As for JOAs, I have mixed feelings. When they were first instituted, it was felt that the importance of keeping two newspapers in a town outweighed other considerations. Today, with newspapers having lost their dominance, with so many more sources of information, with anybody able to publish worldwide without investing millions in a press or broadcasting equipment, perhaps it is not so important.

I don't feel too comfortable discussing the intricacies of anti-trust considerations. It's a specialized area of law, and I might make an observation that seems commonsensical to me (such as why newspapers need special legislation to cooperatively manage certain functions while shopping malls, say, don't) that an attorney would immediately recognize as shallow and misinformed. In any case, congressional repeal might be a moot point. I don't quite remember how many JOAs there have ever been, but it's a low number (25? 50?), and their success in preserving two-newspaper towns is mixed, at best. There are only a dozen left, and all the factors working against more than one paper (except in the largest metropolitan areas) may overwhelm them.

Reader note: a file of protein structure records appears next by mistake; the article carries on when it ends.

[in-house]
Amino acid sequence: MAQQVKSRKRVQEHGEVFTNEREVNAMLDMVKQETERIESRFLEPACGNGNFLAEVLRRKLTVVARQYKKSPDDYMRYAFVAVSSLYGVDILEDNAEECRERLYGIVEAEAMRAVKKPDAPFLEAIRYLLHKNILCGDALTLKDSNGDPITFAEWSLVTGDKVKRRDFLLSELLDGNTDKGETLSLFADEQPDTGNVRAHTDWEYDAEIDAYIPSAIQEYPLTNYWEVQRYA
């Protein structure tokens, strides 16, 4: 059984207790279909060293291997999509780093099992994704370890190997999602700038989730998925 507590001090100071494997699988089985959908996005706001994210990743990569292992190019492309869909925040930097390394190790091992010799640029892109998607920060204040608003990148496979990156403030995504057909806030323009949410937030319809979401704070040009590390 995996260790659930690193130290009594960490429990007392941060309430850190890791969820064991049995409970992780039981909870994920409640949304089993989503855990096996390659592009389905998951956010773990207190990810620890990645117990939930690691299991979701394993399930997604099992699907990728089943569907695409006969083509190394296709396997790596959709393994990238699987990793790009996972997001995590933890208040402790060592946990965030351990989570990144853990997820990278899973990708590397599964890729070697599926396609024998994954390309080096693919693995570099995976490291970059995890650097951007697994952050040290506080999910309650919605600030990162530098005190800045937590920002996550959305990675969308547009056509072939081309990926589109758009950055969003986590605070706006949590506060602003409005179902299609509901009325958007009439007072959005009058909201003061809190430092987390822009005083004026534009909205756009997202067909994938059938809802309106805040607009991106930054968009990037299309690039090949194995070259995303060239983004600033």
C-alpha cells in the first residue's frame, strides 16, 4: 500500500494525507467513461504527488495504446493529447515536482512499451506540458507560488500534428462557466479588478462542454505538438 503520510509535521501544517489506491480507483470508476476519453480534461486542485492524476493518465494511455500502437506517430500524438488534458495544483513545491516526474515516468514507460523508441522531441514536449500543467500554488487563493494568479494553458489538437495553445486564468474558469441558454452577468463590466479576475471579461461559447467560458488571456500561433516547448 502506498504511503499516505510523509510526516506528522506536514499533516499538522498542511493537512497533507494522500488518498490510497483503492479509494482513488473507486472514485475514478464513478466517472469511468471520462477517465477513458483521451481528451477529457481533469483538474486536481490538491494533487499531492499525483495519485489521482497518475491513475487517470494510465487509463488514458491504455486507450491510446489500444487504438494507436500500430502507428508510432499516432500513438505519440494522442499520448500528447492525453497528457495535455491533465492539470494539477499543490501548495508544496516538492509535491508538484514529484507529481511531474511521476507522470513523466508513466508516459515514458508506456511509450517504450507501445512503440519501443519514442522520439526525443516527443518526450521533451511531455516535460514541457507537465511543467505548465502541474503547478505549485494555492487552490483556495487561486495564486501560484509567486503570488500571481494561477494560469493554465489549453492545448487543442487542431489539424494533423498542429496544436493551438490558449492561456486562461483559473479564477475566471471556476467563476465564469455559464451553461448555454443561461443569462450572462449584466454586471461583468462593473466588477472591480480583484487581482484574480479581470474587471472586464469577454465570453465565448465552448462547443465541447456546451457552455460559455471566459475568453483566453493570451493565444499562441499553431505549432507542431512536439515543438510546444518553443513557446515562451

Personally (I emphasize that I am speaking only for myself and not for my company or anyone else there), I wouldn't mind competing head-to-head in the morning with The Journal Gazette and seeing which product people like better. But others tell me that for reasons other than the JOA, that would be problematical -- challenging a product that has already established itself in the morning marketplace, for example. Marketing is another area I'm not an expert in.